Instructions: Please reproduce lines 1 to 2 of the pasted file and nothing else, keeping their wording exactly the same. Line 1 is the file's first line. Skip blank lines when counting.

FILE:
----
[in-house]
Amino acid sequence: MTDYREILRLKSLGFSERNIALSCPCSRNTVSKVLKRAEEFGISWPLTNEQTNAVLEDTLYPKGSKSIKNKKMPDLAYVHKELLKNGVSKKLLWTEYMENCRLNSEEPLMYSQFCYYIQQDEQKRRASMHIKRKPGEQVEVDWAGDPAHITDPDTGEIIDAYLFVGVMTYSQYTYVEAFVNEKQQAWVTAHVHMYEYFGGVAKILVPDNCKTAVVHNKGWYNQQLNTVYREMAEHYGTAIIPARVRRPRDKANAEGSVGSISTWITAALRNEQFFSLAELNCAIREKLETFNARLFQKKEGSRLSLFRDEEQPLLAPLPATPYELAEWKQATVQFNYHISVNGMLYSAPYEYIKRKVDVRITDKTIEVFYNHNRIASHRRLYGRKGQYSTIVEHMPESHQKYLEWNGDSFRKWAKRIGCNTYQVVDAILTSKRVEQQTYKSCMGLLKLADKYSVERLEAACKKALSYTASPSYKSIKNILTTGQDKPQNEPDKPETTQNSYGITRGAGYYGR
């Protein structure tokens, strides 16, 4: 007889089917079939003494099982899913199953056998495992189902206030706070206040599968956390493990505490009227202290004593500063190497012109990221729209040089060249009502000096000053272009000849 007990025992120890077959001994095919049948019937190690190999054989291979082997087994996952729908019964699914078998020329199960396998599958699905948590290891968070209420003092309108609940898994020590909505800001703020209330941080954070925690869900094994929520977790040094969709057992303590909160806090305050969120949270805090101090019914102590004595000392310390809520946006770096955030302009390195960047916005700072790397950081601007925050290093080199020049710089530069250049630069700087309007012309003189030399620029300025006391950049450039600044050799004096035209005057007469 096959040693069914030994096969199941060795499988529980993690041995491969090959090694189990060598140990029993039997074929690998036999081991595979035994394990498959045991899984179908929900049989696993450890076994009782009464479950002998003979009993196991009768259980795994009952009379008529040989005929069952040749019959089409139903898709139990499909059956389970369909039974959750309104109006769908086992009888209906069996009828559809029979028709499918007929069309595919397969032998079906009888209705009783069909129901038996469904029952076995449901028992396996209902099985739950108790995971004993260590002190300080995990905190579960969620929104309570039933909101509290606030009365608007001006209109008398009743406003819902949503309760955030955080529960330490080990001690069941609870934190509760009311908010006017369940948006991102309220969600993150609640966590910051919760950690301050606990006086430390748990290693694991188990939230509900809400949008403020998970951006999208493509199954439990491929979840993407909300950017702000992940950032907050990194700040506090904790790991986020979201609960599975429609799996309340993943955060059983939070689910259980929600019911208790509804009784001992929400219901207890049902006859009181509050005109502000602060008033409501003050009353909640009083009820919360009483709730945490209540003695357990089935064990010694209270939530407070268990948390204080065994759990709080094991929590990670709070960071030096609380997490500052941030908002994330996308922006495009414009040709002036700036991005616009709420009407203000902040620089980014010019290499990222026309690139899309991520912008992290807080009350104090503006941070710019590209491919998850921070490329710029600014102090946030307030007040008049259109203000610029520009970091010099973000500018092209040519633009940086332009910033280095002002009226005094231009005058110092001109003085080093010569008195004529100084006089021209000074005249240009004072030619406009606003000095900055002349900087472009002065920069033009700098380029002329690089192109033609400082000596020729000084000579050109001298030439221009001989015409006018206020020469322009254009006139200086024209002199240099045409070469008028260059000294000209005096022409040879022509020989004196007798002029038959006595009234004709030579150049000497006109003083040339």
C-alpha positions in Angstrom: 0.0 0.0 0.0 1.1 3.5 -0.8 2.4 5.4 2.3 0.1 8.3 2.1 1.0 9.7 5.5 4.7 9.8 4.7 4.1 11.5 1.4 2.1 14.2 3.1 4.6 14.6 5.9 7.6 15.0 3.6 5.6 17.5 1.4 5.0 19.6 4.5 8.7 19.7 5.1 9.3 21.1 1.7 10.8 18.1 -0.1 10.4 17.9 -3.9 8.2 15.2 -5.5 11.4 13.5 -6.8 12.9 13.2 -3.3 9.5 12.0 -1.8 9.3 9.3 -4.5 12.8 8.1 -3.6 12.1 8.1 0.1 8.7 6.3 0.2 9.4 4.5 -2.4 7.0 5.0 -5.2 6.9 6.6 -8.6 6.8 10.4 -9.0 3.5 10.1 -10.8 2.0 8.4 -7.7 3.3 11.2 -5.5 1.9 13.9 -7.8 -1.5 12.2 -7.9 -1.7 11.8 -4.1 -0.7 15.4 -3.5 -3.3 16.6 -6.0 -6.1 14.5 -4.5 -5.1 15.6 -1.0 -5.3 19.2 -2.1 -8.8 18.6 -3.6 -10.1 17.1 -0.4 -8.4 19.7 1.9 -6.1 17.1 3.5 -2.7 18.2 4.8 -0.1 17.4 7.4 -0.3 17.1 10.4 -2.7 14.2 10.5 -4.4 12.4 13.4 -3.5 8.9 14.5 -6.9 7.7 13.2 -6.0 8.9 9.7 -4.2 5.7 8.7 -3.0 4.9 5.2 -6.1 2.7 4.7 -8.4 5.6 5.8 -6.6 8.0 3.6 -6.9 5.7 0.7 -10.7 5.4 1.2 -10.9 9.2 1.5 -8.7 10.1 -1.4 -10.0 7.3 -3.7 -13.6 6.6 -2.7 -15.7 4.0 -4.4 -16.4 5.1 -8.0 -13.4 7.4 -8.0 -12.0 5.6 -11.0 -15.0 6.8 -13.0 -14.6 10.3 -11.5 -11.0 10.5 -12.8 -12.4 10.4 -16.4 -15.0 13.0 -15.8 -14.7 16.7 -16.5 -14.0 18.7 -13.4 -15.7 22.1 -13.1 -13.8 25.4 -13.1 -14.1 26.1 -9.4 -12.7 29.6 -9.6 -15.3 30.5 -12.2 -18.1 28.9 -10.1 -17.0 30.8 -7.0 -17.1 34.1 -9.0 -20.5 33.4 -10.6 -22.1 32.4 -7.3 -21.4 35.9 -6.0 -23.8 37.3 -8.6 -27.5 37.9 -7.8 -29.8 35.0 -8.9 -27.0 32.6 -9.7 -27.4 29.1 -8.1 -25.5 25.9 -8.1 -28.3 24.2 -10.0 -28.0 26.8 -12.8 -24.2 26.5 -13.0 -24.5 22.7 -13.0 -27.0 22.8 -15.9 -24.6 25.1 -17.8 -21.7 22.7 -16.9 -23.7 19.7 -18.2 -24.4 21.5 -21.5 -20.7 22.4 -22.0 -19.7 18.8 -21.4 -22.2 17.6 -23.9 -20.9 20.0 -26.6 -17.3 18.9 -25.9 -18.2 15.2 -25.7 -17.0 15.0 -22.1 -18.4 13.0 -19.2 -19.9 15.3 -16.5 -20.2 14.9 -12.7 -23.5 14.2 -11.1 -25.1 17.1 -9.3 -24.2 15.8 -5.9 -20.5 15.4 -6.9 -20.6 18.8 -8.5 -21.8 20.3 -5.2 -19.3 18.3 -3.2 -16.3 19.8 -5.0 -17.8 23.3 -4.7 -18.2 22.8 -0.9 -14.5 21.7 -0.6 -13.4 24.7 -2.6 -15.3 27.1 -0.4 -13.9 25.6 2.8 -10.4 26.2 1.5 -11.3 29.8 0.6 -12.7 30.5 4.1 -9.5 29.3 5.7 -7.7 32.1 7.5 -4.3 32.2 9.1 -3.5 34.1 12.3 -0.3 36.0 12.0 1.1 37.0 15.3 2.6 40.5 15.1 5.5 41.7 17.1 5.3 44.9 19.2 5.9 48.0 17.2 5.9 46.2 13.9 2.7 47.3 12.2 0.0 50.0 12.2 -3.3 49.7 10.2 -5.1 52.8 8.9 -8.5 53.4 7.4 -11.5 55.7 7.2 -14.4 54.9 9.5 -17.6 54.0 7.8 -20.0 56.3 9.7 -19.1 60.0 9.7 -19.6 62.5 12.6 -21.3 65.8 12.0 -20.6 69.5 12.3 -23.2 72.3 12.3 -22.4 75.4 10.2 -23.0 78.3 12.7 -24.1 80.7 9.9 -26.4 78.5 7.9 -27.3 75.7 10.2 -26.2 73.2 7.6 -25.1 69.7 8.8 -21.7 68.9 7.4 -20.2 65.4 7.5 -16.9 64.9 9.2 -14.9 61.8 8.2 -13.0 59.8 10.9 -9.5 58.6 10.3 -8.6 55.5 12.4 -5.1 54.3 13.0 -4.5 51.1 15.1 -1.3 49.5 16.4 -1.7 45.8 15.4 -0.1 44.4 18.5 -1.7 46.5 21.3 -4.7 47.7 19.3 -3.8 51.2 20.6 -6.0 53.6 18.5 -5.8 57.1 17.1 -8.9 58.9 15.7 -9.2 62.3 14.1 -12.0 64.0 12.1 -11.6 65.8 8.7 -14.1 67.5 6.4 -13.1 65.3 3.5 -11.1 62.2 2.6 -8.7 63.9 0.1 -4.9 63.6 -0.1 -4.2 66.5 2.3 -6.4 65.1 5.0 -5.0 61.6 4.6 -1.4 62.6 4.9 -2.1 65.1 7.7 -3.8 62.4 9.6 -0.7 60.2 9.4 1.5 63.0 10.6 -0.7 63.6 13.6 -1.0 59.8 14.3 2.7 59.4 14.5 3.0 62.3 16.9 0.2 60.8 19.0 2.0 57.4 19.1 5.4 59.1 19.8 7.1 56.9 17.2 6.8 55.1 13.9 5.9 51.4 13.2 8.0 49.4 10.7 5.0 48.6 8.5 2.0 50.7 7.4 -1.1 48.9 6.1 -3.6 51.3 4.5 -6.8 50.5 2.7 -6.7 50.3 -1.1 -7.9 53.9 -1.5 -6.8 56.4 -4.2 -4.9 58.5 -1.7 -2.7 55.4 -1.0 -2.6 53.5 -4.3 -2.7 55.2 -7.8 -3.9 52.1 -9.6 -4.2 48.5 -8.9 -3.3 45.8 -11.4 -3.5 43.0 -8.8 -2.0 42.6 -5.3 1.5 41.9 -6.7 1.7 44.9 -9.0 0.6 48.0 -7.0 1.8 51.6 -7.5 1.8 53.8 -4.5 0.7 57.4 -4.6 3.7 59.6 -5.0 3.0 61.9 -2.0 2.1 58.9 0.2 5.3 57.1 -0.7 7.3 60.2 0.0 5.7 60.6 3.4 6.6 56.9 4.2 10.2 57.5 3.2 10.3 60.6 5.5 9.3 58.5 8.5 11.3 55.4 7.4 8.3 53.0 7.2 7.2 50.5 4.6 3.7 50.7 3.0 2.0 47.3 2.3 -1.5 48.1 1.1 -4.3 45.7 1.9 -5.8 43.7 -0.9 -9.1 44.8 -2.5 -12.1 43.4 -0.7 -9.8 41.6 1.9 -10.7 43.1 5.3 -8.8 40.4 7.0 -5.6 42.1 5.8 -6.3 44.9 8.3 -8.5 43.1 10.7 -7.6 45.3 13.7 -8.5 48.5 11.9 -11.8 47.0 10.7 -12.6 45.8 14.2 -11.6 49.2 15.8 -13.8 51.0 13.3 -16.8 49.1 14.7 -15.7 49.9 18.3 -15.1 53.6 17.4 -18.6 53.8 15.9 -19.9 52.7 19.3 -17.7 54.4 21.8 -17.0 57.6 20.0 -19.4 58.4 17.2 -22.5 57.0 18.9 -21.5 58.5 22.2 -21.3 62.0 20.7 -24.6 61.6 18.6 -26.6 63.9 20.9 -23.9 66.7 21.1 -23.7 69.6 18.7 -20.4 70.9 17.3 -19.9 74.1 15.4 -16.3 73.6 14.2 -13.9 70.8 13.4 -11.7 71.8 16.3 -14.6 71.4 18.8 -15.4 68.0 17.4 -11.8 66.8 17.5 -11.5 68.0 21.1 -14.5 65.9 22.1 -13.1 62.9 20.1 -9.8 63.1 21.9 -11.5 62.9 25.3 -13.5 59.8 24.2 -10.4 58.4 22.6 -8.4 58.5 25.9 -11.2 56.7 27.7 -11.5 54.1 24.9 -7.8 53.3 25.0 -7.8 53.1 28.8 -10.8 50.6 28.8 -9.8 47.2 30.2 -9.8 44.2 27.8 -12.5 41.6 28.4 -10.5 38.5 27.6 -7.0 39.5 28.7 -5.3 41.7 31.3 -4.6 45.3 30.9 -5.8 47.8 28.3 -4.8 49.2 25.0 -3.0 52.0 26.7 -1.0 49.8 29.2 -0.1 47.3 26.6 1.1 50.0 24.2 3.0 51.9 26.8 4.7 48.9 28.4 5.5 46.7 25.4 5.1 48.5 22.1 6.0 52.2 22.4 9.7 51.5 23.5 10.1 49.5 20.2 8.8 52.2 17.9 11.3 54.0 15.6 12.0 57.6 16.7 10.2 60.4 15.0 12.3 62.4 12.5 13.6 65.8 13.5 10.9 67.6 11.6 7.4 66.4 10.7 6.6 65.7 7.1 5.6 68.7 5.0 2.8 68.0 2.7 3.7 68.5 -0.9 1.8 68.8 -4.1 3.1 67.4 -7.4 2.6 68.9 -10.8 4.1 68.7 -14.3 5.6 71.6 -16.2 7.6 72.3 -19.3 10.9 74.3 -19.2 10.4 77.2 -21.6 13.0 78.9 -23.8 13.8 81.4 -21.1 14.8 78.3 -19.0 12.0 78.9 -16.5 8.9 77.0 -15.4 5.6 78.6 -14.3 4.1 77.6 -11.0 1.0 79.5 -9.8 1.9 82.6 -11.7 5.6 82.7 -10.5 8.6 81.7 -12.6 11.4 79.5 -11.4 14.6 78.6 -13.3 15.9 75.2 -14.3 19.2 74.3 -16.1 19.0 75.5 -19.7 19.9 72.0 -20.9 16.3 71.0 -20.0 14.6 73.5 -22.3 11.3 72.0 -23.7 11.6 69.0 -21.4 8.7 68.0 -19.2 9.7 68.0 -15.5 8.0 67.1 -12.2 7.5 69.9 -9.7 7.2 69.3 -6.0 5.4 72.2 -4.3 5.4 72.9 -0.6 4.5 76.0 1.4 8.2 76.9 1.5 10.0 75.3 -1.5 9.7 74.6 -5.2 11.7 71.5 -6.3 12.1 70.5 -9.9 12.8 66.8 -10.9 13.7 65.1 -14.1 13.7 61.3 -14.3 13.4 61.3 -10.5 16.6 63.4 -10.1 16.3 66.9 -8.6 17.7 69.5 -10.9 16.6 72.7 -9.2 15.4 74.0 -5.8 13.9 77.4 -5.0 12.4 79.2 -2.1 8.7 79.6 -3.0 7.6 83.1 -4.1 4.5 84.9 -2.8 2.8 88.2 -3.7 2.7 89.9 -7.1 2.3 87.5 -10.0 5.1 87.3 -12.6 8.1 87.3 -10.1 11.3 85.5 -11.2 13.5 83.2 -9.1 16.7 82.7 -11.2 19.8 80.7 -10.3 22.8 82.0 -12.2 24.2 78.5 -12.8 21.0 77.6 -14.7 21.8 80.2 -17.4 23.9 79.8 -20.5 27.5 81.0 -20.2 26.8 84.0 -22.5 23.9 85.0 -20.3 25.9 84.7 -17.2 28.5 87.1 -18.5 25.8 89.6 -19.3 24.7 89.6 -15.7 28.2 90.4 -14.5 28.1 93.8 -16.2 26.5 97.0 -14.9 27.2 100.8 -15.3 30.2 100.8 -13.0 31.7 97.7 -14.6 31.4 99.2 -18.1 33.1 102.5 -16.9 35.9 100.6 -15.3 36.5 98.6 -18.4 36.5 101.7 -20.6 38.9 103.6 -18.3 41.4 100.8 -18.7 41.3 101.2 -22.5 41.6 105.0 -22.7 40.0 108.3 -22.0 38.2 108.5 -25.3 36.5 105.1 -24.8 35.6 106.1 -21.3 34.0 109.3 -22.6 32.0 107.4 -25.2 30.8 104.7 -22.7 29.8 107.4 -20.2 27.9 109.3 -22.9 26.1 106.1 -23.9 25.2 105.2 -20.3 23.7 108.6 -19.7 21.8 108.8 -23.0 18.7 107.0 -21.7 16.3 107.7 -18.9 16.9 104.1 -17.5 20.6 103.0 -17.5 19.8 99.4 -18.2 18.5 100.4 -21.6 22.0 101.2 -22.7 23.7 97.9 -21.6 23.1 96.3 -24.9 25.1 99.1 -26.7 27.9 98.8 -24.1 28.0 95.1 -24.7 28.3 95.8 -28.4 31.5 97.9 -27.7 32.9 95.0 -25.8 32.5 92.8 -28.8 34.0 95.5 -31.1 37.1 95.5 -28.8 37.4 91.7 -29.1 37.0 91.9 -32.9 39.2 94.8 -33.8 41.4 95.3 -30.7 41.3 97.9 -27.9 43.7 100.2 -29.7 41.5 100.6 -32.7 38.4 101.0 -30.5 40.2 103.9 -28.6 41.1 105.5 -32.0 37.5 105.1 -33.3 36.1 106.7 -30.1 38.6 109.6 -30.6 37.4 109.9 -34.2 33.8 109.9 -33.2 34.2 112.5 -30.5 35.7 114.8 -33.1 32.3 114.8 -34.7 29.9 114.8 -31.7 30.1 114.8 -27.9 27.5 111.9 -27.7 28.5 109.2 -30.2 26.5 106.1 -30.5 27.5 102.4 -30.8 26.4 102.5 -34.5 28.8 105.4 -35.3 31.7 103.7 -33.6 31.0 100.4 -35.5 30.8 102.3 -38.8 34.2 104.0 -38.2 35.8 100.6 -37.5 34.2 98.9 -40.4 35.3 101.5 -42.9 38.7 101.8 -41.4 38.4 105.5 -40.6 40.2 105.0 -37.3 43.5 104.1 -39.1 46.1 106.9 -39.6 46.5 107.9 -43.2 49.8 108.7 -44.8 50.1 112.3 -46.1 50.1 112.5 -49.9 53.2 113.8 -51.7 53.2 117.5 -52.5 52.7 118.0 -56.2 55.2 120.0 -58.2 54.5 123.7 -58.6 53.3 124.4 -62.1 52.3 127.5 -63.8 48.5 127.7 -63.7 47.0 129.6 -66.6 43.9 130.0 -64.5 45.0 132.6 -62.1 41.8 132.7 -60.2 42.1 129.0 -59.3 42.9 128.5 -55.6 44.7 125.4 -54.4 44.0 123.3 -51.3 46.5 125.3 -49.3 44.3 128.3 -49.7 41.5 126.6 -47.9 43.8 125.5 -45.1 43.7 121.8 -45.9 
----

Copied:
[in-house]
Amino acid sequence: MTDYREILRLKSLGFSERNIALSCPCSRNTVSKVLKRAEEFGISWPLTNEQTNAVLEDTLYPKGSKSIKNKKMPDLAYVHKELLKNGVSKKLLWTEYMENCRLNSEEPLMYSQFCYYIQQDEQKRRASMHIKRKPGEQVEVDWAGDPAHITDPDTGEIIDAYLFVGVMTYSQYTYVEAFVNEKQQAWVTAHVHMYEYFGGVAKILVPDNCKTAVVHNKGWYNQQLNTVYREMAEHYGTAIIPARVRRPRDKANAEGSVGSISTWITAALRNEQFFSLAELNCAIREKLETFNARLFQKKEGSRLSLFRDEEQPLLAPLPATPYELAEWKQATVQFNYHISVNGMLYSAPYEYIKRKVDVRITDKTIEVFYNHNRIASHRRLYGRKGQYSTIVEHMPESHQKYLEWNGDSFRKWAKRIGCNTYQVVDAILTSKRVEQQTYKSCMGLLKLADKYSVERLEAACKKALSYTASPSYKSIKNILTTGQDKPQNEPDKPETTQNSYGITRGAGYYGR